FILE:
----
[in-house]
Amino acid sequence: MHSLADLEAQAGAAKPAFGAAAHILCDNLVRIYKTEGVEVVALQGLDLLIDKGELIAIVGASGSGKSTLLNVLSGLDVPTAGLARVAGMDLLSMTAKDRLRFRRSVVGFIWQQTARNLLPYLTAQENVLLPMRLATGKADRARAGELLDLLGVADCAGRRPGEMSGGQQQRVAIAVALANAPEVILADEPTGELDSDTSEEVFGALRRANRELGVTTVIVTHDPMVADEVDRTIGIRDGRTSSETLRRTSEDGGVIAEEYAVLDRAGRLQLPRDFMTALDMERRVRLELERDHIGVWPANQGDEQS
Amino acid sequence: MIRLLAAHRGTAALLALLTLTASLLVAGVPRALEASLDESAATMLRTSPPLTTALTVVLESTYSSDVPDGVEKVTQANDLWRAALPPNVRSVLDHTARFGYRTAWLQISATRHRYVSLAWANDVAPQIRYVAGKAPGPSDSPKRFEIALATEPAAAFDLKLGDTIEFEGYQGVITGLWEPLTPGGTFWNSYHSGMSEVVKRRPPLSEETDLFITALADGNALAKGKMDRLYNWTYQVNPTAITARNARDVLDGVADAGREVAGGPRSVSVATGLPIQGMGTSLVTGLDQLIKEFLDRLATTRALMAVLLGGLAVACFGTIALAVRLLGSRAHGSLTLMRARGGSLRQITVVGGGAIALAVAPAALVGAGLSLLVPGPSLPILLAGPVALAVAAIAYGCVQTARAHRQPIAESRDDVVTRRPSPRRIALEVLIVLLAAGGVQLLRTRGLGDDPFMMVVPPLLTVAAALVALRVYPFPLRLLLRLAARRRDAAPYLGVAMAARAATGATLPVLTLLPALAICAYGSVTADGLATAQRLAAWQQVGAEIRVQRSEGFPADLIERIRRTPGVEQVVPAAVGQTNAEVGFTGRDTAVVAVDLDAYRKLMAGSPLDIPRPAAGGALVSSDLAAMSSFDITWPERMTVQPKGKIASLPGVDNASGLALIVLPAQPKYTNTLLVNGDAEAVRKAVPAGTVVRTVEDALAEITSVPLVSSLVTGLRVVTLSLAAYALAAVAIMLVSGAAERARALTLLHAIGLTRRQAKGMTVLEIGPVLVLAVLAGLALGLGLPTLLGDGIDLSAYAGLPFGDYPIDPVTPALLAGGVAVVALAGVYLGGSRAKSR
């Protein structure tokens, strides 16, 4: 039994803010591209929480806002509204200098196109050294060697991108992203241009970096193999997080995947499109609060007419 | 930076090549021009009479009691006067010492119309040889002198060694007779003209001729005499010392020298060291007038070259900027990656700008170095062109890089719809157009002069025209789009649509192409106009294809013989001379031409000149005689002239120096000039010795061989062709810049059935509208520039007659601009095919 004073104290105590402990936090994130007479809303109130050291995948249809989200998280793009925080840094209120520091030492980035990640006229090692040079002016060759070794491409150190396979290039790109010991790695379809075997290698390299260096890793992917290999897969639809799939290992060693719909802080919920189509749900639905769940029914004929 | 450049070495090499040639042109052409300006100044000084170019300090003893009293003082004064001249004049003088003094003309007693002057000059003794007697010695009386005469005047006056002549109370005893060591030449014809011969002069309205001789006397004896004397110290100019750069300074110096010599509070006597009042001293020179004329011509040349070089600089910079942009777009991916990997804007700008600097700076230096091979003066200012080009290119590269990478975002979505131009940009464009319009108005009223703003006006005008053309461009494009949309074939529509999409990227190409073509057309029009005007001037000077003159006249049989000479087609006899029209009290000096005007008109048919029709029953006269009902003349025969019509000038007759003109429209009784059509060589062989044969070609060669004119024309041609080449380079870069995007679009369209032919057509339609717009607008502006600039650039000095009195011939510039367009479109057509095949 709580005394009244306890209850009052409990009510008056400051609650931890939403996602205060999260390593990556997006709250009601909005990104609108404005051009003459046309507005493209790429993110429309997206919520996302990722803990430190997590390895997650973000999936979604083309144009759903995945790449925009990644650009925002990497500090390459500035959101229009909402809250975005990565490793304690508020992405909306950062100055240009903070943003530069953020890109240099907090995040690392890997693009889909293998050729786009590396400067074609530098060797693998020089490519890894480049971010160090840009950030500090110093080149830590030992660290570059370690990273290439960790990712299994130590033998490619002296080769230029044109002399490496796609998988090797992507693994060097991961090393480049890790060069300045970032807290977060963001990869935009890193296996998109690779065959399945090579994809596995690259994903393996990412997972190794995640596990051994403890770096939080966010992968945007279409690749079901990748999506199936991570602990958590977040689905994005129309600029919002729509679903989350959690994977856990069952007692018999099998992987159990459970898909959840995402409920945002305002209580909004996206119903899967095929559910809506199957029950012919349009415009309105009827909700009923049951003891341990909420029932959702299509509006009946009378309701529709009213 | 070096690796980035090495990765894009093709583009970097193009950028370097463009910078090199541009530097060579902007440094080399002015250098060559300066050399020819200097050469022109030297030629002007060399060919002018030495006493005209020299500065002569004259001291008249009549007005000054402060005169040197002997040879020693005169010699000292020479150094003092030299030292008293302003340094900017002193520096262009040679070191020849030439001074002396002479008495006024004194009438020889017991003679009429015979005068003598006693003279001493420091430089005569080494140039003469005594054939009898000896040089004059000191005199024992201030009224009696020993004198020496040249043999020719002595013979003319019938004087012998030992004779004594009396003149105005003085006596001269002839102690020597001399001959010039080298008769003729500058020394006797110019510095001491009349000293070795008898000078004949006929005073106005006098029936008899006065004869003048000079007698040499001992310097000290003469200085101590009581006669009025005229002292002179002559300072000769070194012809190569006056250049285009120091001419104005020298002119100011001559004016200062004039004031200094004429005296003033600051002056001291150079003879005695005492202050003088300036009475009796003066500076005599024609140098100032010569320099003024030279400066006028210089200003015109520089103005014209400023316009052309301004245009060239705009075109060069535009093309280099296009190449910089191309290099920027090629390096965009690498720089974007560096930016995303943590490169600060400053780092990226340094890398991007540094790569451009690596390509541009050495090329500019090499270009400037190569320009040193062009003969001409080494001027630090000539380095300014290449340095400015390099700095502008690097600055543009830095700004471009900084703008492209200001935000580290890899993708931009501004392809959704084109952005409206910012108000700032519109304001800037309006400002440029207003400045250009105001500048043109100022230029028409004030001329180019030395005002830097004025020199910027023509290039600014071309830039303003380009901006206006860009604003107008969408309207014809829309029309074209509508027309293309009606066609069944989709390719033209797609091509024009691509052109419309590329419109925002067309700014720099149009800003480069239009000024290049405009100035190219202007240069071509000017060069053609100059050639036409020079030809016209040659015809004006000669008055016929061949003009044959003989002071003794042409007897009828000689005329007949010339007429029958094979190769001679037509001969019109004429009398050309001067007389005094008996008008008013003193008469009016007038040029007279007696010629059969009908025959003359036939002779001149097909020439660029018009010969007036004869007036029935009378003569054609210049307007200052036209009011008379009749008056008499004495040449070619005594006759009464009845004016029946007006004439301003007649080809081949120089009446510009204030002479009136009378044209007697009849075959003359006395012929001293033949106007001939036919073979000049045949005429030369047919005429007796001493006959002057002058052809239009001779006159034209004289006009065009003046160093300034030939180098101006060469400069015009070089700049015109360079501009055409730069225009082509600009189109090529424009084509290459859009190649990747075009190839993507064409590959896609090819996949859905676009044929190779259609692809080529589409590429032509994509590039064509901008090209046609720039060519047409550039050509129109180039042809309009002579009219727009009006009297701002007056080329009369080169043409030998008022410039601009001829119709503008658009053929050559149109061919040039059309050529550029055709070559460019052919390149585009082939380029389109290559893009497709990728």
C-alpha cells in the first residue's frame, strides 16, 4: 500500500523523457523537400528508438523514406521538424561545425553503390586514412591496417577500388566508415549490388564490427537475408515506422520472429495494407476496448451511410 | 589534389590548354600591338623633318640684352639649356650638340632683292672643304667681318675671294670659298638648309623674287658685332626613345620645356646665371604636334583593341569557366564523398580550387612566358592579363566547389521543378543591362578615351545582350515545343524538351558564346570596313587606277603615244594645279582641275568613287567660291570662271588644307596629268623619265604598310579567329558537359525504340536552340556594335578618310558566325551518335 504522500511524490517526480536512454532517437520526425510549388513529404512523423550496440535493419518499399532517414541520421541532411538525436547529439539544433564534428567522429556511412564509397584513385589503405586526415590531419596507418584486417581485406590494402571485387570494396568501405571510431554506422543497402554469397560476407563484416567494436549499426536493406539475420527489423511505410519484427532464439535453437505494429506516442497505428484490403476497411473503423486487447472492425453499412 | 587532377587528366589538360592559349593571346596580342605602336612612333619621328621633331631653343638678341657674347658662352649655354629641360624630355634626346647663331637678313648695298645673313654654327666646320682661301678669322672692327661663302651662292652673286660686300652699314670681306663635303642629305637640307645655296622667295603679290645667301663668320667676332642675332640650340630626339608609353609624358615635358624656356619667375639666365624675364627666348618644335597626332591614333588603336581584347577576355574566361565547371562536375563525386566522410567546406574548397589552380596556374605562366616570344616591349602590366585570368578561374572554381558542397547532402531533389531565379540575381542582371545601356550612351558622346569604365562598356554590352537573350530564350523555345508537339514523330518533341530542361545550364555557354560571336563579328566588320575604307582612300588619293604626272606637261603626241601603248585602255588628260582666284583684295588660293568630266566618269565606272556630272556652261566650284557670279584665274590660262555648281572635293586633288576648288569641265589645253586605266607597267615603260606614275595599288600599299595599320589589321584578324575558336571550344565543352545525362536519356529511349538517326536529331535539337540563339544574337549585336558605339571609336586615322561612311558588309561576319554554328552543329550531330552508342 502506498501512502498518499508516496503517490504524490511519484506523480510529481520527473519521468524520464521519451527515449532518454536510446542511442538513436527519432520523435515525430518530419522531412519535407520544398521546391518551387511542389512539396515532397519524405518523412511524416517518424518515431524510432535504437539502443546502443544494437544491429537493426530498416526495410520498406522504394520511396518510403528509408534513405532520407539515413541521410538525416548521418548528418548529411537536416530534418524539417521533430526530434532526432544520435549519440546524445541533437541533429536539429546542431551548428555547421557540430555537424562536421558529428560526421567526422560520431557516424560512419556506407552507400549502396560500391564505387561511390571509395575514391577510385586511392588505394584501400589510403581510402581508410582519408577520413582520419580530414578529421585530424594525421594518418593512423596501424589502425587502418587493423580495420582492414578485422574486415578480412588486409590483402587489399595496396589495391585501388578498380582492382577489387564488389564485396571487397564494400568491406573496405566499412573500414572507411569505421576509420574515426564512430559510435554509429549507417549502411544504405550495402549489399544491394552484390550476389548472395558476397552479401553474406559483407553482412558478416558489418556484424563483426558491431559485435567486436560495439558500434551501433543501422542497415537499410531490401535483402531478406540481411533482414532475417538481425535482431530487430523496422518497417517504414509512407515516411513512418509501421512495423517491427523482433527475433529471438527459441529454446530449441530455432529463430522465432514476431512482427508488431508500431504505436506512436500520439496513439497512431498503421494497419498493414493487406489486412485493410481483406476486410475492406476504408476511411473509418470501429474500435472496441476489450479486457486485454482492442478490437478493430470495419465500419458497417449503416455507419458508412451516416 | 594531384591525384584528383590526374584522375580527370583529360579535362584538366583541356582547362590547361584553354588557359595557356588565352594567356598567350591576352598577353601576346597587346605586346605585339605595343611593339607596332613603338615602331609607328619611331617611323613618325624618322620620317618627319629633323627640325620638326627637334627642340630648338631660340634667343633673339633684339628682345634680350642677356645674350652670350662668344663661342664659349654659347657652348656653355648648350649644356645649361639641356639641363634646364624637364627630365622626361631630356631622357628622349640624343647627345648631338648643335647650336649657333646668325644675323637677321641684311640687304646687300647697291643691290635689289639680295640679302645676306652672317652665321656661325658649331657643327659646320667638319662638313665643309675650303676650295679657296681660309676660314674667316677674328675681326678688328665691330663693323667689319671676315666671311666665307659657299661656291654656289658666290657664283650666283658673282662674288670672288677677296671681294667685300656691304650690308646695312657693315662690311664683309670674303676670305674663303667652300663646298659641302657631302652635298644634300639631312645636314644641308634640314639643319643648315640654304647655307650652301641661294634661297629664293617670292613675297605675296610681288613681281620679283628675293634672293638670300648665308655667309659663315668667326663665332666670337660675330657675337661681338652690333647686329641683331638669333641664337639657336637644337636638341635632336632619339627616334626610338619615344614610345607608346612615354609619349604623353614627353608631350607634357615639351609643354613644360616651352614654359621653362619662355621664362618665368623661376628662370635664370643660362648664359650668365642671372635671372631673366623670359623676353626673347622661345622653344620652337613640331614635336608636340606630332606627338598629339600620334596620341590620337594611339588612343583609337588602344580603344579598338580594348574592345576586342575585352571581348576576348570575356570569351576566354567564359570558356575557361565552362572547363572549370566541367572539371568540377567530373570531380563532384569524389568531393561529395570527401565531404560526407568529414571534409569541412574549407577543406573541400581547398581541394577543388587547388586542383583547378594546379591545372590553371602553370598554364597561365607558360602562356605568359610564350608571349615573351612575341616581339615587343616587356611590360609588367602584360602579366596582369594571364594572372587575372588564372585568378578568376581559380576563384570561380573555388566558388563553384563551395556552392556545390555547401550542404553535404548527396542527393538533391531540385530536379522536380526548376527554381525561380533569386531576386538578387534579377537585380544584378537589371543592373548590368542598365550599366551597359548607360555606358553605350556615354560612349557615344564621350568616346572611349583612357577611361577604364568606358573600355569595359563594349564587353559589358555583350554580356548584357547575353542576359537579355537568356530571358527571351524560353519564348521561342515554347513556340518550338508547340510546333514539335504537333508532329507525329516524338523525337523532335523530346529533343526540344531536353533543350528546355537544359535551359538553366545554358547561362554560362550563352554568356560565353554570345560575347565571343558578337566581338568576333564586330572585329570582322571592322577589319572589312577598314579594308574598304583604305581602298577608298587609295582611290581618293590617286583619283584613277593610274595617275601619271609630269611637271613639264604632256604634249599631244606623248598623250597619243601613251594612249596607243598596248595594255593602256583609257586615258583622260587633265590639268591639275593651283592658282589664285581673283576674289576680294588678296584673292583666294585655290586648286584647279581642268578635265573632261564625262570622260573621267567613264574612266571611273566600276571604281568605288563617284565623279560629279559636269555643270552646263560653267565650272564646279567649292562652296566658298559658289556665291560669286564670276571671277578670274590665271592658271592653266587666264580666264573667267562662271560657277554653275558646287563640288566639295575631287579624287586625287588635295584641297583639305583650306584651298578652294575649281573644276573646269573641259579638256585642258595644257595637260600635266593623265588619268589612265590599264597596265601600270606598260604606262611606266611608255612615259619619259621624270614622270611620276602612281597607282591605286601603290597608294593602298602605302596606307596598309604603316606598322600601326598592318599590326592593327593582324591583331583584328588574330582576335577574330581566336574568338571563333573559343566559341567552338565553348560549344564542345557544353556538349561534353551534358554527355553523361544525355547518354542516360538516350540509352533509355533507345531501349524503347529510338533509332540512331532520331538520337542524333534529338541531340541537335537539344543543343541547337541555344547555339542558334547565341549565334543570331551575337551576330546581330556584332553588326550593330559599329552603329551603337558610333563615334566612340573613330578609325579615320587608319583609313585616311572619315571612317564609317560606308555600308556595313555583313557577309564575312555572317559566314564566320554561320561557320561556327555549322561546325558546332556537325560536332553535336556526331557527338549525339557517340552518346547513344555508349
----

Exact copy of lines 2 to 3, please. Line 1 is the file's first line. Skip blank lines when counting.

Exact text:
Amino acid sequence: MHSLADLEAQAGAAKPAFGAAAHILCDNLVRIYKTEGVEVVALQGLDLLIDKGELIAIVGASGSGKSTLLNVLSGLDVPTAGLARVAGMDLLSMTAKDRLRFRRSVVGFIWQQTARNLLPYLTAQENVLLPMRLATGKADRARAGELLDLLGVADCAGRRPGEMSGGQQQRVAIAVALANAPEVILADEPTGELDSDTSEEVFGALRRANRELGVTTVIVTHDPMVADEVDRTIGIRDGRTSSETLRRTSEDGGVIAEEYAVLDRAGRLQLPRDFMTALDMERRVRLELERDHIGVWPANQGDEQS
Amino acid sequence: MIRLLAAHRGTAALLALLTLTASLLVAGVPRALEASLDESAATMLRTSPPLTTALTVVLESTYSSDVPDGVEKVTQANDLWRAALPPNVRSVLDHTARFGYRTAWLQISATRHRYVSLAWANDVAPQIRYVAGKAPGPSDSPKRFEIALATEPAAAFDLKLGDTIEFEGYQGVITGLWEPLTPGGTFWNSYHSGMSEVVKRRPPLSEETDLFITALADGNALAKGKMDRLYNWTYQVNPTAITARNARDVLDGVADAGREVAGGPRSVSVATGLPIQGMGTSLVTGLDQLIKEFLDRLATTRALMAVLLGGLAVACFGTIALAVRLLGSRAHGSLTLMRARGGSLRQITVVGGGAIALAVAPAALVGAGLSLLVPGPSLPILLAGPVALAVAAIAYGCVQTARAHRQPIAESRDDVVTRRPSPRRIALEVLIVLLAAGGVQLLRTRGLGDDPFMMVVPPLLTVAAALVALRVYPFPLRLLLRLAARRRDAAPYLGVAMAARAATGATLPVLTLLPALAICAYGSVTADGLATAQRLAAWQQVGAEIRVQRSEGFPADLIERIRRTPGVEQVVPAAVGQTNAEVGFTGRDTAVVAVDLDAYRKLMAGSPLDIPRPAAGGALVSSDLAAMSSFDITWPERMTVQPKGKIASLPGVDNASGLALIVLPAQPKYTNTLLVNGDAEAVRKAVPAGTVVRTVEDALAEITSVPLVSSLVTGLRVVTLSLAAYALAAVAIMLVSGAAERARALTLLHAIGLTRRQAKGMTVLEIGPVLVLAVLAGLALGLGLPTLLGDGIDLSAYAGLPFGDYPIDPVTPALLAGGVAVVALAGVYLGGSRAKSR